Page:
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Last Word: Another Workplace Battle in the War for Medical Marijuana

Here’s my latest prediction: The workplace is going to be the new battlefield in the war over the legalization of marijuana.

I say this because we’re starting to see more and more stories about how employees in states where medical marijuana is legal get fired for using cannabis to treat a medical condition despite what their doctor says, and, regardless of anything they have done to manage the situation to ease the concerns of their employer.

The most recent example comes courtesy of the Boston Globe:

Cristina Barbuto was thrilled when she landed her new marketing job last year.

Her delight quickly evaporated when she was fired after her first day because a drug test revealed marijuana use. She lost her job even though she’d disclosed during her interview that she takes the drug, with a doctor’s legal permission, to ease the symptoms of a digestive disorder.

Now, the 34-year-old Brewster woman is fighting for her right to use medical marijuana at home and not be fired for it. Her lawyers on Friday filed a complaint with the Massachusetts Commission Against Discrimination over her termination — a case that is believed to be the first of its kind in the state involving marijuana and employment, an agency spokesman said.”

Barbuto suffers from Crohn’s disease, and her doctor has prescribed medical marijuana to help her deal with some of the effects, and it seems to be working. By all accounts, she is a model employee AND was honest and upfront during her job interview about her condition and how she was treating it.

But, I wonder: what kind of an employer hears that, decides to hire a person like Cristina Barbuto in spite of it, but then fires her on her first day of work for what they clearly knew before extending the job offer.

As someone who has hired many, many people over the years, I have to say, I don’t get it.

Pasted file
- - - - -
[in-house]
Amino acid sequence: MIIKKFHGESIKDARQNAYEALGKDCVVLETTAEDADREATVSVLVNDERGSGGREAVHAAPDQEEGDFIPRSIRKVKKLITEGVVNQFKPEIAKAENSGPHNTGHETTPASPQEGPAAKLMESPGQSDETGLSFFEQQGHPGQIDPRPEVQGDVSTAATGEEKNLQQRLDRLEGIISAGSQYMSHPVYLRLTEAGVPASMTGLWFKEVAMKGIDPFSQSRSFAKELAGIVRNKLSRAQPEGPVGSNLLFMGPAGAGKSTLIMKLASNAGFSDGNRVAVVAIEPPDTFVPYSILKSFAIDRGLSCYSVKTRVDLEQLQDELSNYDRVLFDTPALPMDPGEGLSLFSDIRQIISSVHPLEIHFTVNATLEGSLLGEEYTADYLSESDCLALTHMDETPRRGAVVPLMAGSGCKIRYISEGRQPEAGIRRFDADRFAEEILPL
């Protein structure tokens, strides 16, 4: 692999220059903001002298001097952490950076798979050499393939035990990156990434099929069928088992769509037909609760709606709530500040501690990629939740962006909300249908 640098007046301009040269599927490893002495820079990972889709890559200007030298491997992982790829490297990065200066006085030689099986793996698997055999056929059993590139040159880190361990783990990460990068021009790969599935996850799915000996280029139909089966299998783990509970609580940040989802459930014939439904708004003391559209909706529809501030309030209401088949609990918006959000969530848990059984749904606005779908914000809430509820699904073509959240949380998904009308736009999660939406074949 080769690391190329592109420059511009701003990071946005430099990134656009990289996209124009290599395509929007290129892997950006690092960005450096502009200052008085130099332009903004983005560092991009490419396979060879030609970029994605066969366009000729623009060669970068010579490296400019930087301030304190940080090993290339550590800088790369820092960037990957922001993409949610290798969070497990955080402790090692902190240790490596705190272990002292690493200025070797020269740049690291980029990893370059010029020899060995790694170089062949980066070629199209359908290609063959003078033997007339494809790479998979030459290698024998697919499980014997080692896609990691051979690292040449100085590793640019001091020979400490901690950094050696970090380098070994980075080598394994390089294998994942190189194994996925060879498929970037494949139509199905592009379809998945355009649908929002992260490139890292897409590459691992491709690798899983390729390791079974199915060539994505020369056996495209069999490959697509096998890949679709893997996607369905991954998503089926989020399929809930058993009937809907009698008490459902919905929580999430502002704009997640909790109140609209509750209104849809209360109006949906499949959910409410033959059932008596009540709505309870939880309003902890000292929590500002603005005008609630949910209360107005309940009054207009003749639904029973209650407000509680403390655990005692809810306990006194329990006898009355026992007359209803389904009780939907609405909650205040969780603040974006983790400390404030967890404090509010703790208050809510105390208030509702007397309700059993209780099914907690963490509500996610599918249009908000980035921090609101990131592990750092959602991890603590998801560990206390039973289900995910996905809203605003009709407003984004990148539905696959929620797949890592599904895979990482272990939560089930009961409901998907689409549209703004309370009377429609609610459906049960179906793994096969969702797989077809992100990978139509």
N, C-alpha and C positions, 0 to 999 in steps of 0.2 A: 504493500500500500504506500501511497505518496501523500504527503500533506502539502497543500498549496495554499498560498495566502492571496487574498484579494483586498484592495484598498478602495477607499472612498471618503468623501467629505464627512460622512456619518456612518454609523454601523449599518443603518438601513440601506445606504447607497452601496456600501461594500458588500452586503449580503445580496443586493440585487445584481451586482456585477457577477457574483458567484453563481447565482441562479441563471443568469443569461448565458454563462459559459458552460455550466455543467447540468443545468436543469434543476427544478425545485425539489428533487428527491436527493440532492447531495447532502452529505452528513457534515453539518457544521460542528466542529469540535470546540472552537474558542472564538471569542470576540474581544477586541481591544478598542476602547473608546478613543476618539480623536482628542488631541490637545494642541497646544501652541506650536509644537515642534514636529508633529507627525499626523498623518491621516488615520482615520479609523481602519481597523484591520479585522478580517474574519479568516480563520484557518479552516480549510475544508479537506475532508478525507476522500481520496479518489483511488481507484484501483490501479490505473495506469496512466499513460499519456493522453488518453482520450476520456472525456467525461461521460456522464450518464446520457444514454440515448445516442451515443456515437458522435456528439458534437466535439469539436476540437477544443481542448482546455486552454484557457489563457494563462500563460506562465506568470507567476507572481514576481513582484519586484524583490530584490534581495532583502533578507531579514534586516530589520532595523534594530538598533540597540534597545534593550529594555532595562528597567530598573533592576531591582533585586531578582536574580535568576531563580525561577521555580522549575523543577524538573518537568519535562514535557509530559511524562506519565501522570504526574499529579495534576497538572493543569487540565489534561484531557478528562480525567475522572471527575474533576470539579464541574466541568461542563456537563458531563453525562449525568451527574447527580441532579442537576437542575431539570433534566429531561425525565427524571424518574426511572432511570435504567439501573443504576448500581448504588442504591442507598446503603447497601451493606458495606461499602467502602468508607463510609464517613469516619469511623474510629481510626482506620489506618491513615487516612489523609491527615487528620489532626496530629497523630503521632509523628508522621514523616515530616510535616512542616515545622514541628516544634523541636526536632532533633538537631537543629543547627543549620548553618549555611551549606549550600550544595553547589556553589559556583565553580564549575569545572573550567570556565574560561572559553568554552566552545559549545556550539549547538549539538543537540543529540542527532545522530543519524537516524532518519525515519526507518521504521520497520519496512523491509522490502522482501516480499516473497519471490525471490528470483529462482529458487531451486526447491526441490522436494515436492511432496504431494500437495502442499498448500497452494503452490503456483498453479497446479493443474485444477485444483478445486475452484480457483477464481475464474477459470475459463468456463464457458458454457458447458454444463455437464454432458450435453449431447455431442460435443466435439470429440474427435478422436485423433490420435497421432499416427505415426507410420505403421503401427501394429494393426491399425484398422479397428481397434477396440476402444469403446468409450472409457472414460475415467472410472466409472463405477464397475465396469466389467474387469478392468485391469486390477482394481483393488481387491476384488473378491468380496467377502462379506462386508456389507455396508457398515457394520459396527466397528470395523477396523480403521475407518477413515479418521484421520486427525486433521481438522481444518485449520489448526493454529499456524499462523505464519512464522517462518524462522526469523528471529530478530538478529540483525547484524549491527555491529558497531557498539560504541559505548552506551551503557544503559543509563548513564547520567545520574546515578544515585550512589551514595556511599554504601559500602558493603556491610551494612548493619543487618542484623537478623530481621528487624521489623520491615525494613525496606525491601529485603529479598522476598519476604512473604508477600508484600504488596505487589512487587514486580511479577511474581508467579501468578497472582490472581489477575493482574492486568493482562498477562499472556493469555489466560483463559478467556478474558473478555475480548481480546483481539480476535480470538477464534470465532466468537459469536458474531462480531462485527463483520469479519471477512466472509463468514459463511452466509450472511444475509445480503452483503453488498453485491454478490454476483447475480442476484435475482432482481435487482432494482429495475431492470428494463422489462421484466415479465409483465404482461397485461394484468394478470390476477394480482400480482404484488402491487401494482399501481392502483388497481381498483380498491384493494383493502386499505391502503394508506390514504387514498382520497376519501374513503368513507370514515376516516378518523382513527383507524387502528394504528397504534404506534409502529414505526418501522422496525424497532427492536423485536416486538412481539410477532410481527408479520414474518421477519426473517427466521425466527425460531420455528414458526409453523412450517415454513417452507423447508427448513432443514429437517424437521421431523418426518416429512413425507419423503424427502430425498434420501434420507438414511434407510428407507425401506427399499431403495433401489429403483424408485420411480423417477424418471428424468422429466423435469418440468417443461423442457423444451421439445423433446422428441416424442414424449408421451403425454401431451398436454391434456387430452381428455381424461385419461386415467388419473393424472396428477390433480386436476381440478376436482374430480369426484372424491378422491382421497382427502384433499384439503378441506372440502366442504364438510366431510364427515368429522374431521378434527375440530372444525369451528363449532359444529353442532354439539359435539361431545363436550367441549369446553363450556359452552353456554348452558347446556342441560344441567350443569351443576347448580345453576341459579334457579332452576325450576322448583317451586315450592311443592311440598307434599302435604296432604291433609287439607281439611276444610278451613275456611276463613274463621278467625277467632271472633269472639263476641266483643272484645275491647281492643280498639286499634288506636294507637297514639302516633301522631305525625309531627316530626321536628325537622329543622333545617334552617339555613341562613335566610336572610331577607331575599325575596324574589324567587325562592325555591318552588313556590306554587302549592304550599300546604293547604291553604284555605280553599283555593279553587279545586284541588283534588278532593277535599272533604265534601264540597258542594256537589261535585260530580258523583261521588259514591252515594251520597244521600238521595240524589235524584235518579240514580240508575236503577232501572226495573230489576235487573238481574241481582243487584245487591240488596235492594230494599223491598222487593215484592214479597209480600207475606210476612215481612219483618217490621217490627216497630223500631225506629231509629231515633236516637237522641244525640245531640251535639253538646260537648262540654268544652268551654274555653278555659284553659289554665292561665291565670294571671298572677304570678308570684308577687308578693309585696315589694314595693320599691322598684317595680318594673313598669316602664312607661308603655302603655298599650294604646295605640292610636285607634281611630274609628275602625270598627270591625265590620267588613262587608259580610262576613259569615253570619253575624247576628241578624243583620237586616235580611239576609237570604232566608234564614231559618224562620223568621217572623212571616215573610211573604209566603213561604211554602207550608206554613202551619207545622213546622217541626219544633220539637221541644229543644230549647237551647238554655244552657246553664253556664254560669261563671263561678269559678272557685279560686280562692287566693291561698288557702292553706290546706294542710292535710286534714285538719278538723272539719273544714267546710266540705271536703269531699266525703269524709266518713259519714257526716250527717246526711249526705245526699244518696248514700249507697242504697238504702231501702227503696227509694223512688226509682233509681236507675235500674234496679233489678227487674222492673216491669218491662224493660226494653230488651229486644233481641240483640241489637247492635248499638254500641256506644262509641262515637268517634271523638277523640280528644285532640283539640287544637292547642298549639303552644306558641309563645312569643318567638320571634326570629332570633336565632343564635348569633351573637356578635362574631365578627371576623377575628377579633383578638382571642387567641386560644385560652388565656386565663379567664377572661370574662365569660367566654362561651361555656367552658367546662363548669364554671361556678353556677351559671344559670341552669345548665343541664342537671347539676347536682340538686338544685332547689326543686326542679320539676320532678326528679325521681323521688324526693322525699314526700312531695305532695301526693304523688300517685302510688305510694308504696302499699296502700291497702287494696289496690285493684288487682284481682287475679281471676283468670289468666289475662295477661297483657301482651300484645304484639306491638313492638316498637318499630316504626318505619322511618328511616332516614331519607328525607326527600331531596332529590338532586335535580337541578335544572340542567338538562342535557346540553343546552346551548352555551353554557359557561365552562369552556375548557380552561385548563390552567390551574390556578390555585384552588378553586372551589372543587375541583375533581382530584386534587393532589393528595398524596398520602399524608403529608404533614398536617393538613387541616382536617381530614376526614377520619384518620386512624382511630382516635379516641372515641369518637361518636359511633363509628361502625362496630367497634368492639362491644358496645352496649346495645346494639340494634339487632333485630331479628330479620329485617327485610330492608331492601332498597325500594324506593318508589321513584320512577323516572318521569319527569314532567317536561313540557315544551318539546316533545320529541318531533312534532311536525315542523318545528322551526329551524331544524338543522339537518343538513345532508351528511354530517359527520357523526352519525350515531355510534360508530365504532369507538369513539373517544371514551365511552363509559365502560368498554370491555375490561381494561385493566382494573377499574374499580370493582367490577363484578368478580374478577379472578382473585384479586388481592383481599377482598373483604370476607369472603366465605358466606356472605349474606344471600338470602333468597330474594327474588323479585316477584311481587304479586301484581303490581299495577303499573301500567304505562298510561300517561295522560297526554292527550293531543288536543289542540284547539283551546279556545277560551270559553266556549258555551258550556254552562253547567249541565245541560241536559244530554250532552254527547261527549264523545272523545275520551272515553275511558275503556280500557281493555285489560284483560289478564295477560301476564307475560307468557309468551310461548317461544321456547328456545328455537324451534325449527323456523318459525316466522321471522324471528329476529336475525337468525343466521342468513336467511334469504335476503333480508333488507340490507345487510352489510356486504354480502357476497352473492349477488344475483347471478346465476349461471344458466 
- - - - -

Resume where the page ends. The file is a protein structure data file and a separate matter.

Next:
Barbuto told the Globe that she was told, before being hired, that her medical marijuana use would not be an issue. So, she was hired. But here’s what happened after that, according to the newspaper account:

The first day (on the job) went well and Barbuto was excited about the future as she described her day to her boyfriend that night.

Then the phone rang.

It was Joanne Meredith Villaruz, the company’s human resources representative, calling to say Barbuto was being fired for testing positive for marijuana, according to the complaint. When Barbuto questioned the termination, noting the state’s medical marijuana law and her doctor’s certificate, Villaruz told her, “We follow federal law, not state law,” the complaint said.

Villaruz, who has since left the company, declined to comment in an email and referred questions to Advantage Sales and Marketing’s headquarters in California. Barbuto’s complaint names both Villaruz and Advantage.

Tania King, Advantage’s chief legal officer, did not return calls and an email.”

It’s hard to know what happened here, but whatever it was, it was shortsighted and dumb.

Advantage Sales and Marketing could have declined to hire Barbuto, but they extended her a job offer and let her start work fully knowing she had this condition and was treating it with marijuana under her doctor’s advice and supervision.

What kind of employer wastes so much time, energy, and money doing that?

Both the Boston Globe and a similar story about the case on the website Jezebel point to the split between state and federal laws over marijuana use as the culprit in all of this, and although I know that is probably the legal issue HR people and employers cling to, the issue in this case is a lot simpler.

My guess is that the hiring manager at Advantage Sales and Marketing didn’t have a problem with Cristina Barbuto’s medical marijuana use, and they went ahead and hired her — but, without running it up the flagpole and checking with others first.

When HR found out, they probably freaked out but didn’t know how to withdraw the offer without getting sued. So, they came up with the notion of drug testing Barbuto on her first day of work, and then firing her when she failed it, pointing to “company policy” and “federal law” as the reason.

The only trouble with that line of thinking is that Advantage Sales and Marketing ended up with a lawsuit anyway, and one that is actually worse than a wrongful termination claim. That’s because it now has pushed all of this out into the public eye, where such a lawsuit will be watched and debated by millions.

It also exposes Advantage Sales and Marketing as an organization that goes back on it’s word, and a place that ANY employee — not just those using medical marijuana — would probably want to avoid at all costs.

This is exactly the kind of publicity most companies try to avoid. It is also the kind of publicity that will make a lot of potential employees and customers — especially those who believe legal, medical marijuana should be nurtured and embraced — avoid Advantage Sales and Marketing, too.




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